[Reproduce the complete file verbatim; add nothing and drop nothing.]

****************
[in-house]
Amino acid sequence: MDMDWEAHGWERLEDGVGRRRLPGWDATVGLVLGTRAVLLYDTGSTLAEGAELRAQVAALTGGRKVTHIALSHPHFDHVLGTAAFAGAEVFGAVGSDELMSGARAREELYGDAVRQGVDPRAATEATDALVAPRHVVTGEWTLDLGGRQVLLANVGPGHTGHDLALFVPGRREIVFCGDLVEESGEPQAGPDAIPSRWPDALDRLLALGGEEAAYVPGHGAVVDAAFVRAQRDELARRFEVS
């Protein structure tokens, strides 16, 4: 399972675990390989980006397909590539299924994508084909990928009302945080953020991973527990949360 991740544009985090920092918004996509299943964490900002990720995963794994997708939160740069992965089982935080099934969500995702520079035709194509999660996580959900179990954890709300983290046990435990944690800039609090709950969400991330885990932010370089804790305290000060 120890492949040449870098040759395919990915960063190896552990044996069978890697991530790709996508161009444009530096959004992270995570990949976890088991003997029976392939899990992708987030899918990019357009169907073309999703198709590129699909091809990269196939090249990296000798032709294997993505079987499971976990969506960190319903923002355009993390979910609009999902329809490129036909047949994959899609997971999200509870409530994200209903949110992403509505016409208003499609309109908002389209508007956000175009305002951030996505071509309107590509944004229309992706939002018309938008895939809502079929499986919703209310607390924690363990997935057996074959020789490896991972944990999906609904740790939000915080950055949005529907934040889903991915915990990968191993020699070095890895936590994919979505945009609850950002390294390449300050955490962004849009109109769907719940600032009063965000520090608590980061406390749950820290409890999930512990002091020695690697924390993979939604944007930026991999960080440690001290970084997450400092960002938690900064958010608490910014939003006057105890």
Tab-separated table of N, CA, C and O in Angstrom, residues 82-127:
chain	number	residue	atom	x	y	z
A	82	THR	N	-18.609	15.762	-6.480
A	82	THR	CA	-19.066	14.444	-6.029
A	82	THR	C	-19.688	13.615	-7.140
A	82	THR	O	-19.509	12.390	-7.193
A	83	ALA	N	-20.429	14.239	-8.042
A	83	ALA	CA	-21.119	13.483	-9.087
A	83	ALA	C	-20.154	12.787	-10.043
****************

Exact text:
[in-house]
Amino acid sequence: MDMDWEAHGWERLEDGVGRRRLPGWDATVGLVLGTRAVLLYDTGSTLAEGAELRAQVAALTGGRKVTHIALSHPHFDHVLGTAAFAGAEVFGAVGSDELMSGARAREELYGDAVRQGVDPRAATEATDALVAPRHVVTGEWTLDLGGRQVLLANVGPGHTGHDLALFVPGRREIVFCGDLVEESGEPQAGPDAIPSRWPDALDRLLALGGEEAAYVPGHGAVVDAAFVRAQRDELARRFEVS
């Protein structure tokens, strides 16, 4: 399972675990390989980006397909590539299924994508084909990928009302945080953020991973527990949360 991740544009985090920092918004996509299943964490900002990720995963794994997708939160740069992965089982935080099934969500995702520079035709194509999660996580959900179990954890709300983290046990435990944690800039609090709950969400991330885990932010370089804790305290000060 120890492949040449870098040759395919990915960063190896552990044996069978890697991530790709996508161009444009530096959004992270995570990949976890088991003997029976392939899990992708987030899918990019357009169907073309999703198709590129699909091809990269196939090249990296000798032709294997993505079987499971976990969506960190319903923002355009993390979910609009999902329809490129036909047949994959899609997971999200509870409530994200209903949110992403509505016409208003499609309109908002389209508007956000175009305002951030996505071509309107590509944004229309992706939002018309938008895939809502079929499986919703209310607390924690363990997935057996074959020789490896991972944990999906609904740790939000915080950055949005529907934040889903991915915990990968191993020699070095890895936590994919979505945009609850950002390294390449300050955490962004849009109109769907719940600032009063965000520090608590980061406390749950820290409890999930512990002091020695690697924390993979939604944007930026991999960080440690001290970084997450400092960002938690900064958010608490910014939003006057105890």
Tab-separated table of N, CA, C and O in Angstrom, residues 82-127:
chain	number	residue	atom	x	y	z
A	82	THR	N	-18.609	15.762	-6.480
A	82	THR	CA	-19.066	14.444	-6.029
A	82	THR	C	-19.688	13.615	-7.140
A	82	THR	O	-19.509	12.390	-7.193
A	83	ALA	N	-20.429	14.239	-8.042
A	83	ALA	CA	-21.119	13.483	-9.087
A	83	ALA	C	-20.154	12.787	-10.043